The Hidden Cost! Recruitment – Furlough
A side effect of the Covid-19 pandemic in the UK has been a significant increase in the rate of unemployment (5.1 per cent at the time of writing). In addition, the UK government has announced that the Job Retention Scheme, known as Furlough, will extend until the end of September 2021.
With the vaccine roll-out picking up pace (almost 28 million people in the UK have received their first dose, as of 22 March 2021), many organisations are anticipating a light at the end of the tunnel, and thinking about a full return to the workplace for all employees. This will undoubtedly include the need to recruit.
Recent recruitment figures obtained from the CIPD show that, on average, businesses spend £5,433 on logistical costs, with the following factors contributing: Hiring temporary workers before the replacement starts: £3,618; Management time spent interviewing candidates: £767, and; Recruitment agency fees: Varied.
Prior to the pandemic, it was noted that many organisations lacked some awareness or failed to anticipate the true costs of recruiting a new employee. Recruitment within businesses can sometimes entail a hidden cost that business owners do not take into account, such as the additional burden for the team to develop the new member in the role and systems of the business. This is why the following survey information did not surprise us.
Around one in five employees (22 per cent) have left a job during or at the end of their probationary period, a survey seen exclusively by People Management has found.
The role ‘not being as expected’ was the most common reason given for quitting, cited by 43 per cent of respondents. This was followed by having found a better role (23 per cent), not liking the company’s culture (13 per cent), and not liking the boss (8 per cent).
With lockdowns having brought unprecedented financial challenges for businesses, operating in blissful ignorance of these hidden recruitment costs is a mistake that most already-struggling organisations can ill-afford to make.
Matthew from Consensus HR comments; “Many business owners do not realise the overall cost of recruitment, and the fact that they are paying for a considerable time for a new employee, not just in the initial costs such as advertising and interviewing, but also when the new member joins and the time being spent with them by their team. Business owners need to ensure that they invest in a new starter correctly so as to ensure they are motivated and happy in their new role / company.”
Variations in costs that can occur when things don’t go to plan – the employee is not a good fit, requires more on-boarding training or support than was expected, or departs the role prematurely, for example, still need to be considered and anticipated.
Despite this, a 2020 Resourcing and Talent Planning Survey, also carried out by the CIPD, found that only 15 per cent of respondents anticipated an increase in their recruitment budget for 2020-21, with 32 per cent anticipating a decrease in their talent management budgets. The survey also found that few organisations collected good quality data for informing their resourcing decisions, with only 19 per cent measuring the return on investment of their recruitment processes.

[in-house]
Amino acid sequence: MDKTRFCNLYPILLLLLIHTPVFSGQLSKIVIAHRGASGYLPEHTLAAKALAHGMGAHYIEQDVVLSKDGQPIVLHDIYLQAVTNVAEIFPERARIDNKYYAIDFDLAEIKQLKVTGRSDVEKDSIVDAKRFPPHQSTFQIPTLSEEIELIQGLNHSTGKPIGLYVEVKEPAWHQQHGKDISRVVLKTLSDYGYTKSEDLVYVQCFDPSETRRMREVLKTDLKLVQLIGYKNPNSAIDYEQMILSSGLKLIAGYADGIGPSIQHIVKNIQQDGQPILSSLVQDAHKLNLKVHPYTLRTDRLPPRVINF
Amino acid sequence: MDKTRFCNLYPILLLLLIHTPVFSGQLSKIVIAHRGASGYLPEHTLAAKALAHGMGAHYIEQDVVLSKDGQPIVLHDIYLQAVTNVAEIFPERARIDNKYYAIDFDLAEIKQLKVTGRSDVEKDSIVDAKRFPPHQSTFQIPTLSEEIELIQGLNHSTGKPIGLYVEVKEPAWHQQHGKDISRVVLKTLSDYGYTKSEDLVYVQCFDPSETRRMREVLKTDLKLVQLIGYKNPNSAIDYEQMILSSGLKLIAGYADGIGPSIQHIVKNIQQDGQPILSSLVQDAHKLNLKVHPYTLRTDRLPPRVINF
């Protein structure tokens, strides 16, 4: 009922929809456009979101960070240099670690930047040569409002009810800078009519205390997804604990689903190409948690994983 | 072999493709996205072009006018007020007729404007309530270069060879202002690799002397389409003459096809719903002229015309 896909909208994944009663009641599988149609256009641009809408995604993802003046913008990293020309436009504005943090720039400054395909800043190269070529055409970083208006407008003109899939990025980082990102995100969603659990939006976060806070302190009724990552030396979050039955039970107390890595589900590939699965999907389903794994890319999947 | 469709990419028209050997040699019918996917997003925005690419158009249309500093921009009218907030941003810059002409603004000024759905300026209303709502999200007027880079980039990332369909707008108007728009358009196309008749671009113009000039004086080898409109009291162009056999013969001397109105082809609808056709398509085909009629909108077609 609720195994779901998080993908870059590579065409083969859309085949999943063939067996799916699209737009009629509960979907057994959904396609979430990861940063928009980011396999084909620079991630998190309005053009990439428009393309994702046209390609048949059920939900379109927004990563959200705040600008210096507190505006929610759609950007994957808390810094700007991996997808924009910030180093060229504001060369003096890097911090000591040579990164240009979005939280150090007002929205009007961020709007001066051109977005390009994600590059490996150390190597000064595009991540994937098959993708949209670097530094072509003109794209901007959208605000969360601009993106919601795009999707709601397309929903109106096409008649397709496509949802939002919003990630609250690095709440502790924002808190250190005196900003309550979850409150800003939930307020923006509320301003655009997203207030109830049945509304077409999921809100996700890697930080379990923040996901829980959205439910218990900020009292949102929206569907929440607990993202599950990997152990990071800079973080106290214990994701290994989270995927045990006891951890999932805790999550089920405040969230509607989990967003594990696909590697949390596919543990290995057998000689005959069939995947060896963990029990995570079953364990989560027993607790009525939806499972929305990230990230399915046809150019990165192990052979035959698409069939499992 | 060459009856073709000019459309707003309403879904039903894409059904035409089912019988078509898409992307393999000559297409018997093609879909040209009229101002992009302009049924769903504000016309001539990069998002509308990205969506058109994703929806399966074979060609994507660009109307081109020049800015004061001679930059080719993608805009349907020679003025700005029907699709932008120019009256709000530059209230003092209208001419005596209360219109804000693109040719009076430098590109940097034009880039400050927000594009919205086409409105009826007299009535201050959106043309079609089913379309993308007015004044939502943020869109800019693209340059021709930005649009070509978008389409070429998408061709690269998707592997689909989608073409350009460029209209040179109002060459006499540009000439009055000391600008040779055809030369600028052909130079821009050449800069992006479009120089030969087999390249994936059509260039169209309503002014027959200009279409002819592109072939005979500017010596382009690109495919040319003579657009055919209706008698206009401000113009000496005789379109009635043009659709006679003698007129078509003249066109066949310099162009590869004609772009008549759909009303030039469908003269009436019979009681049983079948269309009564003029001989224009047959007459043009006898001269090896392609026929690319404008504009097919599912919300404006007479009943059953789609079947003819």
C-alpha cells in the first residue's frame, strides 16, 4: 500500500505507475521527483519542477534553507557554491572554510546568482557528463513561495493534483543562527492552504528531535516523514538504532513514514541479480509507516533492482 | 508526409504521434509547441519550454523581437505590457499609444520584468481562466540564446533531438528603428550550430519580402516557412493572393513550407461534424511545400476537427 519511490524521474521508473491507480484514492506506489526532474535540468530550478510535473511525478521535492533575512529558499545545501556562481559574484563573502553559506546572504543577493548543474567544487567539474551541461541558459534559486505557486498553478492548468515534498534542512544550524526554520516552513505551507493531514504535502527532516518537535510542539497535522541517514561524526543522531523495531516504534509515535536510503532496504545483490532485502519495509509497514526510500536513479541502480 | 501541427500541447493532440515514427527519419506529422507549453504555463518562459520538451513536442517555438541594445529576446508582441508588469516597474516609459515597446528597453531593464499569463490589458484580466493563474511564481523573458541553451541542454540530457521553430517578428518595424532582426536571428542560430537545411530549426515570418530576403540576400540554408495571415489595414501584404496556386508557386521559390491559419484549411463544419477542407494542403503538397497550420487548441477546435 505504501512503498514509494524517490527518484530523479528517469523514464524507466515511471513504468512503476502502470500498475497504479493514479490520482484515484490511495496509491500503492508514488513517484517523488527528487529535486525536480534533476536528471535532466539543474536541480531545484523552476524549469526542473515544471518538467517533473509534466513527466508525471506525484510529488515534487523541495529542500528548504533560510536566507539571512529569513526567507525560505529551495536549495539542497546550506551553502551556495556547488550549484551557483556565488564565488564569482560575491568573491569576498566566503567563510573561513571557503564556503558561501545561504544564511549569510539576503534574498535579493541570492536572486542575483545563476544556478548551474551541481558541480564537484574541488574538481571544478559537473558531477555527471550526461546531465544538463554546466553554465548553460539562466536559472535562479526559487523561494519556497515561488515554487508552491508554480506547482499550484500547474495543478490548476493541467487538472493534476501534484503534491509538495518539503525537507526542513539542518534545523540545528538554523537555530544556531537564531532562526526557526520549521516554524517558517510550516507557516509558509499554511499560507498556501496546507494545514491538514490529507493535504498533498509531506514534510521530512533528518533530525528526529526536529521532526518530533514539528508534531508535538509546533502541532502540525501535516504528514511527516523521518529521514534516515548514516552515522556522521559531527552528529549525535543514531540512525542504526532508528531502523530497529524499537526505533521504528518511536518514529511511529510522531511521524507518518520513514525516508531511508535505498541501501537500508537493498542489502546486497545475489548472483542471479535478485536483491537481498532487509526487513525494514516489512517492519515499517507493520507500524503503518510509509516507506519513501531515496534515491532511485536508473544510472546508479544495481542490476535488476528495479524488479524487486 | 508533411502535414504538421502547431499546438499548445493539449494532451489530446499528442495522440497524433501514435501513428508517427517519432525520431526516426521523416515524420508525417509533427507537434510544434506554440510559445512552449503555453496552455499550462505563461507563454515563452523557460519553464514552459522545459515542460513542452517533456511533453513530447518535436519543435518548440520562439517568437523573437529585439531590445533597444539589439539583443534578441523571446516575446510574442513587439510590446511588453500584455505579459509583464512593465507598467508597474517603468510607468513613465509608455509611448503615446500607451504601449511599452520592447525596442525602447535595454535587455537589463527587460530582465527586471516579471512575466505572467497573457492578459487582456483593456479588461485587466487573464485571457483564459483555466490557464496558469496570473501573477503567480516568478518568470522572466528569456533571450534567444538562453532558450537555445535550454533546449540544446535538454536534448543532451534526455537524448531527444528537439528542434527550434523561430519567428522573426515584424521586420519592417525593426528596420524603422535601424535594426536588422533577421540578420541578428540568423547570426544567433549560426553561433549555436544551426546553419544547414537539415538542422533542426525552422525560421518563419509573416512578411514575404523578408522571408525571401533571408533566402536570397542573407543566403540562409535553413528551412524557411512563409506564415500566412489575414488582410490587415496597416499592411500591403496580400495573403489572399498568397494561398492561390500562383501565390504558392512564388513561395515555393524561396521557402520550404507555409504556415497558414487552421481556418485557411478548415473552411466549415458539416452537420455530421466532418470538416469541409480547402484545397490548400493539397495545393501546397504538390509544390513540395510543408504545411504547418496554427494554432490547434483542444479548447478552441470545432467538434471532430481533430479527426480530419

These figures indicate a continuing theme amongst organisations – a low awareness of the hidden costs, with many living in a perfect world where new recruits are happy, effective and willing to stay long-term.
In a Consensus HR initiative that pre-dates the pandemic, we provide induction and performance review packages, tailored to the needs of the new recruit, combined with the requirements of the employer. The essential need for these types of initiatives is reflected in the recent findings of a CV- Library survey.
It was revealed that 12 per cent of people had been dismissed during a probation period. When asked why they were dismissed, the top reasons were poor performance (27 per cent), the company being unable to keep them on (22 per cent), or being the wrong fit for the company’s culture (20 per cent).
The vast majority (86 per cent) of respondents to the CV-Library survey believed probation periods are a good idea, with 49 per cent saying they allow companies to ‘test the waters’ with the new employee, though the concept of a probation period has no legal basis. Just over half (56 per cent) thought that both employers and employees benefit equally from probationary periods.
In discussing our past recruitment initiatives, Matthew comments; “In the past, we developed a comprehensive 3 monthly induction / performance review process for new employees to ensure they are developed adequately in their new role and given the opportunity on a regular basis initially to discuss their performance, and identify any areas that need to be addressed during their probationary period.”
Regarding the success of them, Matthew continues; “We have found [the initiative] to be very beneficial to businesses, with a reduction in turnover. We also assisted one of our clients in a racial and discrimination case where awards are unlimited and ability for an employee to bring a claim from day one of employment prevented / managed. This also makes [the employee] feel valued and not just a number as their induction is written specifically for them. It is also down to them to tell the employer in a constructive recordable manner what support / development they require to be successful in the role.”